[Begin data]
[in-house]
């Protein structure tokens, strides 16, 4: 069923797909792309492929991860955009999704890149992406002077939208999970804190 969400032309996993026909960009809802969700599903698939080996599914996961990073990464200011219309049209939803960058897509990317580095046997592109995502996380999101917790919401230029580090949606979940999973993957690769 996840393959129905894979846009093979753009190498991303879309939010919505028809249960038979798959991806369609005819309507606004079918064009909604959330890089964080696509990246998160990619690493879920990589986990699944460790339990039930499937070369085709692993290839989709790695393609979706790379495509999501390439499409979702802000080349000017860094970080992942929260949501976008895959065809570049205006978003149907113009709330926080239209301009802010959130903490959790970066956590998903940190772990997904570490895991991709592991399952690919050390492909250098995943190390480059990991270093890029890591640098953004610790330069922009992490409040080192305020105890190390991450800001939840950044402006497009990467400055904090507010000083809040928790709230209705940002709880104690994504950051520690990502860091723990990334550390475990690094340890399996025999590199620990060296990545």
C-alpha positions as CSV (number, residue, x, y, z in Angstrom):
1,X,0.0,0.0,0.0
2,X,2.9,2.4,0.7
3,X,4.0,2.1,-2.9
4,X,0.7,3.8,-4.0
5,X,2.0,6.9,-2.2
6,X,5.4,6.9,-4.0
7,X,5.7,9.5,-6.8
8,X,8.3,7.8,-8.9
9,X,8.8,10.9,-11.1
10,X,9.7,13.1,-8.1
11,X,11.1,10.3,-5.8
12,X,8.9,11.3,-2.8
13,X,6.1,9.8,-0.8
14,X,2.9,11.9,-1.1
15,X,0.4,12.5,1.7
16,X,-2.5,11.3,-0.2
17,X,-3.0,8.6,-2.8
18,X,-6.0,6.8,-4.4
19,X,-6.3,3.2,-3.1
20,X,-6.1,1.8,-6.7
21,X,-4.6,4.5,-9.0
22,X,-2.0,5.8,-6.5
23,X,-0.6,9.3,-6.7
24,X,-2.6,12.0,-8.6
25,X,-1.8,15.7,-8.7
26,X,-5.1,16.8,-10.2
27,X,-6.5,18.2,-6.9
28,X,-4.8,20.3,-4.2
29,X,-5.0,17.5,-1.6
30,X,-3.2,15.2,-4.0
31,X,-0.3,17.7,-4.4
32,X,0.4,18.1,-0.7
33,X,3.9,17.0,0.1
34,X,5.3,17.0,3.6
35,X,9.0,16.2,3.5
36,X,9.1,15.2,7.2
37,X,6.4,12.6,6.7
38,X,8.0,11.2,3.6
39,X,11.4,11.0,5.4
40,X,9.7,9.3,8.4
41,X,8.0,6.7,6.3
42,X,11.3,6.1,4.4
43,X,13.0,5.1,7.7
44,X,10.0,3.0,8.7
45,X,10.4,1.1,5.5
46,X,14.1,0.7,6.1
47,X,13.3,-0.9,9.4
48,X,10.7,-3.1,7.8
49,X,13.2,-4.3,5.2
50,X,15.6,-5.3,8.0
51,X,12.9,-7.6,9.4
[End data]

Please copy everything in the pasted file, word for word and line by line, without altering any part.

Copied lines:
[in-house]
């Protein structure tokens, strides 16, 4: 069923797909792309492929991860955009999704890149992406002077939208999970804190 969400032309996993026909960009809802969700599903698939080996599914996961990073990464200011219309049209939803960058897509990317580095046997592109995502996380999101917790919401230029580090949606979940999973993957690769 996840393959129905894979846009093979753009190498991303879309939010919505028809249960038979798959991806369609005819309507606004079918064009909604959330890089964080696509990246998160990619690493879920990589986990699944460790339990039930499937070369085709692993290839989709790695393609979706790379495509999501390439499409979702802000080349000017860094970080992942929260949501976008895959065809570049205006978003149907113009709330926080239209301009802010959130903490959790970066956590998903940190772990997904570490895991991709592991399952690919050390492909250098995943190390480059990991270093890029890591640098953004610790330069922009992490409040080192305020105890190390991450800001939840950044402006497009990467400055904090507010000083809040928790709230209705940002709880104690994504950051520690990502860091723990990334550390475990690094340890399996025999590199620990060296990545």
C-alpha positions as CSV (number, residue, x, y, z in Angstrom):
1,X,0.0,0.0,0.0
2,X,2.9,2.4,0.7
3,X,4.0,2.1,-2.9
4,X,0.7,3.8,-4.0
5,X,2.0,6.9,-2.2
6,X,5.4,6.9,-4.0
7,X,5.7,9.5,-6.8
8,X,8.3,7.8,-8.9
9,X,8.8,10.9,-11.1
10,X,9.7,13.1,-8.1
11,X,11.1,10.3,-5.8
12,X,8.9,11.3,-2.8
13,X,6.1,9.8,-0.8
14,X,2.9,11.9,-1.1
15,X,0.4,12.5,1.7
16,X,-2.5,11.3,-0.2
17,X,-3.0,8.6,-2.8
18,X,-6.0,6.8,-4.4
19,X,-6.3,3.2,-3.1
20,X,-6.1,1.8,-6.7
21,X,-4.6,4.5,-9.0
22,X,-2.0,5.8,-6.5
23,X,-0.6,9.3,-6.7
24,X,-2.6,12.0,-8.6
25,X,-1.8,15.7,-8.7
26,X,-5.1,16.8,-10.2
27,X,-6.5,18.2,-6.9
28,X,-4.8,20.3,-4.2
29,X,-5.0,17.5,-1.6
30,X,-3.2,15.2,-4.0
31,X,-0.3,17.7,-4.4
32,X,0.4,18.1,-0.7
33,X,3.9,17.0,0.1
34,X,5.3,17.0,3.6
35,X,9.0,16.2,3.5
36,X,9.1,15.2,7.2
37,X,6.4,12.6,6.7
38,X,8.0,11.2,3.6
39,X,11.4,11.0,5.4
40,X,9.7,9.3,8.4
41,X,8.0,6.7,6.3
42,X,11.3,6.1,4.4
43,X,13.0,5.1,7.7
44,X,10.0,3.0,8.7
45,X,10.4,1.1,5.5
46,X,14.1,0.7,6.1
47,X,13.3,-0.9,9.4
48,X,10.7,-3.1,7.8
49,X,13.2,-4.3,5.2
50,X,15.6,-5.3,8.0
51,X,12.9,-7.6,9.4